INTRO: [Protocol] Thank you very much for joining us tonight to celebrate the 239th birthday of the United States of America. Tonight marks my third
July 4th celebration in Liberia as Ambassador. Sadly, this will almost certainly be my last July 4th as I will be departing Liberia later this year. As such, tonight is a bittersweet occasion for me as I contemplate leaving Liberia, where you and so many Liberians have warmly welcomed me and made me feel at home.
At events such as this, I am conscious that the obligatory speechifying can sometimes drag on for too long; thus, I generally try to keep my remarks brief. Madam President, esteemed guests, I hope that you will indulge me to deliver a somewhat longer message this evening so that I may acknowledge what Liberia and the United States have achieved together over the last three years.
Through nearly 200 years, Liberia and the United States have worked hard to strengthen our relationship – in good times and bad. Madam President, during my tenure over the last three years we have faced some difficult days together. When Ebola struck in March of last year, Liberia was on a good path, with moderate economic growth over the last decade, even as the country recovered from a long civil war. I credit Liberia’s progress over the last decade to the thoughtful policies of your administration, Madam President; their implementation by Liberia’s increasingly capable government officials; and the support of the Liberian people – who regularly, and appropriately, remind the government that it must be accountable to the people.
All great leaders shine brightest during their nations’ darkest moments. Little did we know it, but at the end of 2013, a deadly threat was emerging from the forests of Guinea. Seven months later, that threat would grow to alarming proportions – becoming a crucible for Liberia and its neighbors. Madam President, the Ebola outbreak was an unexpected and unprecedented emergency that hit a region with few resources to address the threat. As Ebola surged last summer, you said yourself that many Liberians feared that the very fabric of Liberian society threatened to be torn apart. Fears were rampant, and Liberians looked for leadership and guidance. You provided that strong leadership and led the Liberian people through some of the country’s toughest days – fighting and defeating an invisible and unpredictable enemy.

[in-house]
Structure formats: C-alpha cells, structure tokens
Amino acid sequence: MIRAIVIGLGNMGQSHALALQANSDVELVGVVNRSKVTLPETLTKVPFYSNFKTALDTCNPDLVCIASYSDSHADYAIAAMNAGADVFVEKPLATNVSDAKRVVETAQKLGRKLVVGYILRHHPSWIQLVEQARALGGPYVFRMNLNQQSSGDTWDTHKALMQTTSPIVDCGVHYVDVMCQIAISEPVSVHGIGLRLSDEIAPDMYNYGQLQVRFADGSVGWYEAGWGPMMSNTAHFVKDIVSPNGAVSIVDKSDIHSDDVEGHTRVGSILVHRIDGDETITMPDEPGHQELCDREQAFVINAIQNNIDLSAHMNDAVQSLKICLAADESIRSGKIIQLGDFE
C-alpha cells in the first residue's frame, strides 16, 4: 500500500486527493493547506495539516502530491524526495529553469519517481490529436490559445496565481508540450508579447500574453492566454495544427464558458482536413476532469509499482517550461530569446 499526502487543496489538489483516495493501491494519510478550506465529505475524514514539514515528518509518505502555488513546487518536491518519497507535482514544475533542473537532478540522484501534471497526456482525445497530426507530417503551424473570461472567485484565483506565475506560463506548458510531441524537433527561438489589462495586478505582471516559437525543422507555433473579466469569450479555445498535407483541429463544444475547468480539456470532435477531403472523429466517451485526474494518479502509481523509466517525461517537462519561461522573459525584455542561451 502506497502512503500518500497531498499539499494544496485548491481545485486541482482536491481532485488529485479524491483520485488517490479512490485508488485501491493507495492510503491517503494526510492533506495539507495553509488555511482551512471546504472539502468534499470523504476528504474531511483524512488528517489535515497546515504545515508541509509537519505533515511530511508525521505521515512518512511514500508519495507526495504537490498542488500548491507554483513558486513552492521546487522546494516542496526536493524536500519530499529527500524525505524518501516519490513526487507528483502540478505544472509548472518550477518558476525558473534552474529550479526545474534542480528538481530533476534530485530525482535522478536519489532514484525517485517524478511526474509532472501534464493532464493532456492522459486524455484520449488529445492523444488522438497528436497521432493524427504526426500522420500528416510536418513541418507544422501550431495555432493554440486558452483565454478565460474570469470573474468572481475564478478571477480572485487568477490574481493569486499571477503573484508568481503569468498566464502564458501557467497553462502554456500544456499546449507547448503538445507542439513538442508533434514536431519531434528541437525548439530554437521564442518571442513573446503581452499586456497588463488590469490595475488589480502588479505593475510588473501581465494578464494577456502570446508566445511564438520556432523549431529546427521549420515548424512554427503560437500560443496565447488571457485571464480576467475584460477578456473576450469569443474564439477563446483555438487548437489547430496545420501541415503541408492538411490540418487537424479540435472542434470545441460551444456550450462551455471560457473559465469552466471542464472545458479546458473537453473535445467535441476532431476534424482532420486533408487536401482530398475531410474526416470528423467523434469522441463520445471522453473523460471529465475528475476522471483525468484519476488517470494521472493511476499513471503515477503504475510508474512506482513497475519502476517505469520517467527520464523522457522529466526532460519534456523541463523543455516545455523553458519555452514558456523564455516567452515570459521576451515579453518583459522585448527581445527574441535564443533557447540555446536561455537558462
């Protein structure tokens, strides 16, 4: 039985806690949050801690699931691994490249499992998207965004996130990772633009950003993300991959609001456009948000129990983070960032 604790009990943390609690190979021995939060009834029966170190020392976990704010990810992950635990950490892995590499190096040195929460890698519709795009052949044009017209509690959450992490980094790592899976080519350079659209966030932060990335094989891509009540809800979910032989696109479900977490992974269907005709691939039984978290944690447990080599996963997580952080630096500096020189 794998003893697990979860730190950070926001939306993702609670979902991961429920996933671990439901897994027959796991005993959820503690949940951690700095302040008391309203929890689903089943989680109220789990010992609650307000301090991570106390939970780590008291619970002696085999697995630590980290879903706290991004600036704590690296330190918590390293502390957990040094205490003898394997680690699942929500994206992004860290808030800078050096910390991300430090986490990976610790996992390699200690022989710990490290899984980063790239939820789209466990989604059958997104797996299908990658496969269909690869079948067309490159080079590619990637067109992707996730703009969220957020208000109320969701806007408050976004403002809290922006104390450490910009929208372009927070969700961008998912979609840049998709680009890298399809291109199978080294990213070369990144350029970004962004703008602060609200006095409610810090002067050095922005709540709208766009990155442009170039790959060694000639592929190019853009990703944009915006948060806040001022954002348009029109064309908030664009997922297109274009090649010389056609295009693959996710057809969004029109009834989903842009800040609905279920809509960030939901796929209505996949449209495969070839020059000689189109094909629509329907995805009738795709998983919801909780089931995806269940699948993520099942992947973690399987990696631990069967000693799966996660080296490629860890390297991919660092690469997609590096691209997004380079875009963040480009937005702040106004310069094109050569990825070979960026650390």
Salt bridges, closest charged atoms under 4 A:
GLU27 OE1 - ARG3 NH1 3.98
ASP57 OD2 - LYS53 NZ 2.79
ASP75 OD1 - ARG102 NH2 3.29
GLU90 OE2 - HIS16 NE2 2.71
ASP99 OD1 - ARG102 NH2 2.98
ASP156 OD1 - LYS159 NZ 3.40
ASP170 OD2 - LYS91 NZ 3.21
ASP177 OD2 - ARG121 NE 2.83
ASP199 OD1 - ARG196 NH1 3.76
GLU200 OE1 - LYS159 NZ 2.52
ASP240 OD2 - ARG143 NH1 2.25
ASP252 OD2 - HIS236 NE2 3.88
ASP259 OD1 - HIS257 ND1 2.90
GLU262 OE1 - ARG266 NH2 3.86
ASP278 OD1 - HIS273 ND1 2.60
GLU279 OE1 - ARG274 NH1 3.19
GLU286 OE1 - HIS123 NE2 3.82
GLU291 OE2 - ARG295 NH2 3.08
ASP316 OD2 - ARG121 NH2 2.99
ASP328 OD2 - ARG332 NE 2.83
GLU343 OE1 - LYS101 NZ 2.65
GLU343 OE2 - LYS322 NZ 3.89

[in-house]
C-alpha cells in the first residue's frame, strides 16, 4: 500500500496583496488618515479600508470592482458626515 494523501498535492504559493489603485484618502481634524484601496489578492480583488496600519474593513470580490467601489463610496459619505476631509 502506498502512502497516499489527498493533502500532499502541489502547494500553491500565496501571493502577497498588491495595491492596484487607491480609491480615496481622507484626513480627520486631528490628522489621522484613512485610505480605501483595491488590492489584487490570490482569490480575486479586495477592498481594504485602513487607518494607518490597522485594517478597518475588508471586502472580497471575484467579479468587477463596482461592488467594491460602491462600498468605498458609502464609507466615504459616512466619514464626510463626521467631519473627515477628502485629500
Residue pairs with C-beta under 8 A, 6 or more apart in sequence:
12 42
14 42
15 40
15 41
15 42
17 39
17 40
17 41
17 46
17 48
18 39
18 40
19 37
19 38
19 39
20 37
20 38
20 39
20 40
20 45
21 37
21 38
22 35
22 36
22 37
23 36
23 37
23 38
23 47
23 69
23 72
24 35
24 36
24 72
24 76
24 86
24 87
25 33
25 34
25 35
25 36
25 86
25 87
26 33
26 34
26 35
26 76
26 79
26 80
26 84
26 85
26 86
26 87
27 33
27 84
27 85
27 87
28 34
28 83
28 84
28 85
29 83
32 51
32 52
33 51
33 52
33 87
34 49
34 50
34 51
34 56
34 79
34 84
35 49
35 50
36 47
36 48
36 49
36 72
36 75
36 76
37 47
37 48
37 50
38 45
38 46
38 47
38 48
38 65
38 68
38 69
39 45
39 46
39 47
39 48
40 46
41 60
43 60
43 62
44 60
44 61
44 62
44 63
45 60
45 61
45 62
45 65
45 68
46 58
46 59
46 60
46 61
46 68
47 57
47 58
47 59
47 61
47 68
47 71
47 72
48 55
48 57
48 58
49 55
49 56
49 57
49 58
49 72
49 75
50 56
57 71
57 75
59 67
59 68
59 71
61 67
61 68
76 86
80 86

Entering uncharted territory, winning that fight would prove to be a marathon task, with many unexpected obstacles and difficulties along the way. After some initial missteps – some deadly as we saw in West Point – you had the courage to re-evaluate what needed to be done,
and after consulting with experts, redoubled science-based efforts to isolate Ebola infections. By clearly communicating with Liberians at the local level and empowering them, ensuring the dead were quickly and safely buried, and the sick were removed from communities so they could receive appropriate care, you enabled Liberia to turn the corner. You didn’t hesitate to get out among the people, calming fears and bolstering the belief that the Ebola fight could be won. Thanks to you, to the hard work of your government, and, most of all, to the grass roots efforts of community organizers, contact tracers, health workers, and the Liberian people – you kicked Ebola out of Liberia!
Dealing with this extended emergency stalled the Government of Liberia’s broader efforts to improve life for Liberians. I’d like to take a moment to review what I believe are notable successes over the last three years that may have been obscured by the Ebola response. For instance, I believe Liberia has one of the liveliest, loud, and open forums in Africa for the media to do their jobs.